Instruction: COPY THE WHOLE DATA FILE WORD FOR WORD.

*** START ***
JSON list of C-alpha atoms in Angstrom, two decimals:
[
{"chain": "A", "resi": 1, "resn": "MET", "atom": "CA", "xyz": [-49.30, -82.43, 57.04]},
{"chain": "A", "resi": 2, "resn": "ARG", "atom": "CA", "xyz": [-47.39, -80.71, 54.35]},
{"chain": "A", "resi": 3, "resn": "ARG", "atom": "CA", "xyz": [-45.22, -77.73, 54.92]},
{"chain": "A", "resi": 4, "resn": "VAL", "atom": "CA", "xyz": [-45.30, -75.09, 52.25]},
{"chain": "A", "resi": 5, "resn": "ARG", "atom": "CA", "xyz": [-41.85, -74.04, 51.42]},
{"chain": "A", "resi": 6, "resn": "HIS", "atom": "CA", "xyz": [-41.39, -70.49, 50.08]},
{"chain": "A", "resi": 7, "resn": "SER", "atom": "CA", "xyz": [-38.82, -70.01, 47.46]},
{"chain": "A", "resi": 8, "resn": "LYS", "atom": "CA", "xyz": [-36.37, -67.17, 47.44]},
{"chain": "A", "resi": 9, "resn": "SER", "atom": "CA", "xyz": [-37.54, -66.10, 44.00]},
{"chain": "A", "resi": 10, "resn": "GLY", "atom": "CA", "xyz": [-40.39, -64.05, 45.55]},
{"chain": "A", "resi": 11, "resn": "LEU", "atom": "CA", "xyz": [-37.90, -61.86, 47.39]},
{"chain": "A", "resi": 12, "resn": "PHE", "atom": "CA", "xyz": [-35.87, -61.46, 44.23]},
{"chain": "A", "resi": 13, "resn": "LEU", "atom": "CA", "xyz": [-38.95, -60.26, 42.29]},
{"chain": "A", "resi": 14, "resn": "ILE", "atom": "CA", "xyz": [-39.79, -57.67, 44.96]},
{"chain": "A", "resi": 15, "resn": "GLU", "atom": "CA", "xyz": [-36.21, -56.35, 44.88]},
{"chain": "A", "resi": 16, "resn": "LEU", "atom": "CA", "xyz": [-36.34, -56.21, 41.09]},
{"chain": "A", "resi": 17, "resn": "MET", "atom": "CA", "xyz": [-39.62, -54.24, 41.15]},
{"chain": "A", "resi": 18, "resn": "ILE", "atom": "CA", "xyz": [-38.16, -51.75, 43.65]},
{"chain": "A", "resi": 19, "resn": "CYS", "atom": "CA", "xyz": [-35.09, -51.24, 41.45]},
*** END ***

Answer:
JSON list of C-alpha atoms in Angstrom, two decimals:
[
{"chain": "A", "resi": 1, "resn": "MET", "atom": "CA", "xyz": [-49.30, -82.43, 57.04]},
{"chain": "A", "resi": 2, "resn": "ARG", "atom": "CA", "xyz": [-47.39, -80.71, 54.35]},
{"chain": "A", "resi": 3, "resn": "ARG", "atom": "CA", "xyz": [-45.22, -77.73, 54.92]},
{"chain": "A", "resi": 4, "resn": "VAL", "atom": "CA", "xyz": [-45.30, -75.09, 52.25]},
{"chain": "A", "resi": 5, "resn": "ARG", "atom": "CA", "xyz": [-41.85, -74.04, 51.42]},
{"chain": "A", "resi": 6, "resn": "HIS", "atom": "CA", "xyz": [-41.39, -70.49, 50.08]},
{"chain": "A", "resi": 7, "resn": "SER", "atom": "CA", "xyz": [-38.82, -70.01, 47.46]},
{"chain": "A", "resi": 8, "resn": "LYS", "atom": "CA", "xyz": [-36.37, -67.17, 47.44]},
{"chain": "A", "resi": 9, "resn": "SER", "atom": "CA", "xyz": [-37.54, -66.10, 44.00]},
{"chain": "A", "resi": 10, "resn": "GLY", "atom": "CA", "xyz": [-40.39, -64.05, 45.55]},
{"chain": "A", "resi": 11, "resn": "LEU", "atom": "CA", "xyz": [-37.90, -61.86, 47.39]},
{"chain": "A", "resi": 12, "resn": "PHE", "atom": "CA", "xyz": [-35.87, -61.46, 44.23]},
{"chain": "A", "resi": 13, "resn": "LEU", "atom": "CA", "xyz": [-38.95, -60.26, 42.29]},
{"chain": "A", "resi": 14, "resn": "ILE", "atom": "CA", "xyz": [-39.79, -57.67, 44.96]},
{"chain": "A", "resi": 15, "resn": "GLU", "atom": "CA", "xyz": [-36.21, -56.35, 44.88]},
{"chain": "A", "resi": 16, "resn": "LEU", "atom": "CA", "xyz": [-36.34, -56.21, 41.09]},
{"chain": "A", "resi": 17, "resn": "MET", "atom": "CA", "xyz": [-39.62, -54.24, 41.15]},
{"chain": "A", "resi": 18, "resn": "ILE", "atom": "CA", "xyz": [-38.16, -51.75, 43.65]},
{"chain": "A", "resi": 19, "resn": "CYS", "atom": "CA", "xyz": [-35.09, -51.24, 41.45]},